Does it Work Offline Without Internet?
Yes, the GPS can work offline without the internet or connectivity with your phone. The smartwatch GPS receiver takes signals directly from the satellite to check your location, which helps map your routes, location, and altitude.
However, note that the GPS can only tell where you are on the earth by itself. Navigating using location will require information on roads, shops, directions, and more, which is only possible online or has offline data for Maps.
Connected vs Built-in GPS on Smartwatches
Smartwatches have two types of GPS support- connected GPS and built-in GPS. Connected GPS means that the watch does not have its own GPS hardware and instead relies on your smartphone’s location to track data.
This also means that it won’t work if you go running or hiking without your phone. On the contrary, watches with built-in GPS have their own receiver and can track your location, altitude, and your route even without a phone.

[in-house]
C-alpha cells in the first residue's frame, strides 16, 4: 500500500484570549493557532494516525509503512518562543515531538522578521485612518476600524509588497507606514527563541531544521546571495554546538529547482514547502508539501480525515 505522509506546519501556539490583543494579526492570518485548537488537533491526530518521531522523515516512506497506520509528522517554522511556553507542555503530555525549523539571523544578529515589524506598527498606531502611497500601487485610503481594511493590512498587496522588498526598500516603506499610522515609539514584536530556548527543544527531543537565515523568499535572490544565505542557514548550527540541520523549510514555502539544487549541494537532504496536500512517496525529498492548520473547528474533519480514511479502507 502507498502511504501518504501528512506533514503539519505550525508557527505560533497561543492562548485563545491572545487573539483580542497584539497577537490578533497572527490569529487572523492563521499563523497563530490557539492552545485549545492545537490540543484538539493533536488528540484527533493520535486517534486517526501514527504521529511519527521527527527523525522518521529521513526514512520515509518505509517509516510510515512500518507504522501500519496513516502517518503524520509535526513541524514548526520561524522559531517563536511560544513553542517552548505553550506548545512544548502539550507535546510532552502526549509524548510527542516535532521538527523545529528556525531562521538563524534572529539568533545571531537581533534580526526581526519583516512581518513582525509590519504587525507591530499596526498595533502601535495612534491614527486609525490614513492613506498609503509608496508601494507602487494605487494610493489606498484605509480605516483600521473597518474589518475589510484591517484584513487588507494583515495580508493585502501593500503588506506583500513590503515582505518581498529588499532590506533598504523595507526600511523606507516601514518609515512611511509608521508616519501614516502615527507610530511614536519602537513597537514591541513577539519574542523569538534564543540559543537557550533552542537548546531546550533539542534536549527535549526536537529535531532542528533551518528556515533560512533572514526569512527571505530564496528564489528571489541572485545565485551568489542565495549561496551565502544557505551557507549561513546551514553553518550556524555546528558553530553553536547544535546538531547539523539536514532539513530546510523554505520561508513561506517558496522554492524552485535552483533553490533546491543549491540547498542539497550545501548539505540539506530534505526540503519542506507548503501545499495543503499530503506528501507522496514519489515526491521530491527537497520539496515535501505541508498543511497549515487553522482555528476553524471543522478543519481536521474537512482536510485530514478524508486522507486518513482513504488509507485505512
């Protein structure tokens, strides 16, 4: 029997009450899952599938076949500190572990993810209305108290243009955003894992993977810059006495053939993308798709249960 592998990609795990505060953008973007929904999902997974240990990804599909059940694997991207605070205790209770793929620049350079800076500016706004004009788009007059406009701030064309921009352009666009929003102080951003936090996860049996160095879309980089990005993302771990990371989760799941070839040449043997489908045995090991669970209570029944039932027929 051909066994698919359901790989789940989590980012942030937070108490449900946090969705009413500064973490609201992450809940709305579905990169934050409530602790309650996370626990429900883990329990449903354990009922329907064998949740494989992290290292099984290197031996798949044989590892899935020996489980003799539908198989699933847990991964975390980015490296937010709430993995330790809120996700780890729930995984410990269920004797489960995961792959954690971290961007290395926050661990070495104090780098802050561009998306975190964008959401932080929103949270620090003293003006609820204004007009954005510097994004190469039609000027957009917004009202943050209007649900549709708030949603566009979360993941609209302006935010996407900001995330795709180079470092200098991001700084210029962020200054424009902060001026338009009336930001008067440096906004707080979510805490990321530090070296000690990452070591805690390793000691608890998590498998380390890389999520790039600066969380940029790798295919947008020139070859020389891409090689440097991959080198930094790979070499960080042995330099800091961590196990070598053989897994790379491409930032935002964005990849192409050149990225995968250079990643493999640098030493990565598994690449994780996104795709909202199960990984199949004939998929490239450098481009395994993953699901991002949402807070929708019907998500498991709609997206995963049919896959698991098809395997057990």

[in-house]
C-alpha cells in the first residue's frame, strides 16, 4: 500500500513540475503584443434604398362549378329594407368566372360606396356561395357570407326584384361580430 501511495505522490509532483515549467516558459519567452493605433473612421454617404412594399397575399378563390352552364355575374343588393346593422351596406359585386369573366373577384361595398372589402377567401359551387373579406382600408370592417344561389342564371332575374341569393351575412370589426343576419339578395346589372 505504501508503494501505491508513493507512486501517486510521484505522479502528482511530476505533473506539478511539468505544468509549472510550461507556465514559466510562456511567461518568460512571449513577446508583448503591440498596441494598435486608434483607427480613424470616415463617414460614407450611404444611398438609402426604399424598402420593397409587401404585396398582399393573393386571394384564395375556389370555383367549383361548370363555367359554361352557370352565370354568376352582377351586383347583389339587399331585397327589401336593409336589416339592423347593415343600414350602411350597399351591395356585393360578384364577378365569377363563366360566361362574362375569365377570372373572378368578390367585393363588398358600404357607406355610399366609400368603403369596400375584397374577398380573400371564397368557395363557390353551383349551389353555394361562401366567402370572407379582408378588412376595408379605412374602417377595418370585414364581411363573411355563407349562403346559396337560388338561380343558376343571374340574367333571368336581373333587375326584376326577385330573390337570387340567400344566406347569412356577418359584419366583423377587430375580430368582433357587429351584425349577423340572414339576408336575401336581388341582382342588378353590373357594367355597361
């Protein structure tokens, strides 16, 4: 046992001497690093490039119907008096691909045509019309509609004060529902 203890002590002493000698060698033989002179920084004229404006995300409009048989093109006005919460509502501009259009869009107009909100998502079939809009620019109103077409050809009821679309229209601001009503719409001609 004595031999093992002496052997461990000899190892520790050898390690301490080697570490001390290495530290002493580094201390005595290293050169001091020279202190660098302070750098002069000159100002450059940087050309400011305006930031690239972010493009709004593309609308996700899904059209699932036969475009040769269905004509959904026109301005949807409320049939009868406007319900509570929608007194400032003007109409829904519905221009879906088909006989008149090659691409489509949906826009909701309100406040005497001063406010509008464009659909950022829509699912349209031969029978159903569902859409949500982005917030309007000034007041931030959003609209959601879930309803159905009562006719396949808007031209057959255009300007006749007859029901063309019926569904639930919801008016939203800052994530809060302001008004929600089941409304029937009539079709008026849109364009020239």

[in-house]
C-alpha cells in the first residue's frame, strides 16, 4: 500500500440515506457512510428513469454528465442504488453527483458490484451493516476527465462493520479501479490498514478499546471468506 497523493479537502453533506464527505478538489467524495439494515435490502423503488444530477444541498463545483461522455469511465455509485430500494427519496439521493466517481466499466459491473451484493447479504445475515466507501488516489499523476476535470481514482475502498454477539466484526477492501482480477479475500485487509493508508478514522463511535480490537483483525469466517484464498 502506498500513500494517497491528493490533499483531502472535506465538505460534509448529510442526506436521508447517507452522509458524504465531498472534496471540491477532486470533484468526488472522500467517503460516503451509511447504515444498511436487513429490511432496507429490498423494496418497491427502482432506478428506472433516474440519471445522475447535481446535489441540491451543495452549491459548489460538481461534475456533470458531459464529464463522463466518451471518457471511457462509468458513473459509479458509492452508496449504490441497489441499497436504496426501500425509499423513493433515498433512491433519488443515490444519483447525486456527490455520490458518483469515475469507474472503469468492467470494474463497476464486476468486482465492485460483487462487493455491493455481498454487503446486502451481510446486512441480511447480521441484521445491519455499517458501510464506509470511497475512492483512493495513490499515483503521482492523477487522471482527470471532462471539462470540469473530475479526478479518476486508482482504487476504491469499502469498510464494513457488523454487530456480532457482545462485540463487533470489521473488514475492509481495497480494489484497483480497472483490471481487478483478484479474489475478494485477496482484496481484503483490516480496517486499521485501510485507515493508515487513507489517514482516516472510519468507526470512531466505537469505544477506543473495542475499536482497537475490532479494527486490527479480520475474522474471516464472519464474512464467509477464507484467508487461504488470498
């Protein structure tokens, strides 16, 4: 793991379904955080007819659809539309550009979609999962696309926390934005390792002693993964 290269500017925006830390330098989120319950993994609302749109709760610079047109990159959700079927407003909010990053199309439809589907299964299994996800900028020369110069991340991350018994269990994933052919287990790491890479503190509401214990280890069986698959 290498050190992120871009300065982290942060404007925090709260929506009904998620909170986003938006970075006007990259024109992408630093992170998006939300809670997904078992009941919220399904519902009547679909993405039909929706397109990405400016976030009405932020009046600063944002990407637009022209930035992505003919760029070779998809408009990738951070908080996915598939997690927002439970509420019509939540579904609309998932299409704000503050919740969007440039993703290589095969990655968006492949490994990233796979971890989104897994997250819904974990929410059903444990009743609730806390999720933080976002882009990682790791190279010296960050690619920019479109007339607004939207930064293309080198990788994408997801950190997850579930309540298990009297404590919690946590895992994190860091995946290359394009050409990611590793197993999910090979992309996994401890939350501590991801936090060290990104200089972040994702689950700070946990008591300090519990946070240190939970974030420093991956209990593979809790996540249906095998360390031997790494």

Connected GPS is cheaper to implement, doesn’t take any space, and gets the job done. In comparison, standalone tracking requires built-in GPS hardware and may not be available on entry-level budget smartwatches or fitness trackers.
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How Accurate is Smartwatch GPS?
The accuracy of GPS on smartwatches can vary based on your make and model. OEMs use different GPS sensors and receivers that govern the location’s accuracy.
For instance, a fitness band or watch with GPS + GLONASS will ideally be more accurate than just GPS. The accuracy also depends on interferences faced by the watch. If you’re around an area enclosed by tall buildings or trees, the watch may have difficulty locking the GPS signals.
You may also notice that your watch shows a different distance data than the one on your friend’s wrist despite taking the same route. This could be because you’re wearing different devices which use different ways of receiving, logging, and filtering the GPS signal.
Furthermore, the slight differences in GPS errors may accumulate to show larger discrepancies over longer distances. This is also because GPS drains a lot of battery, and the battery-saving mechanism on some watches may bring down their accuracy.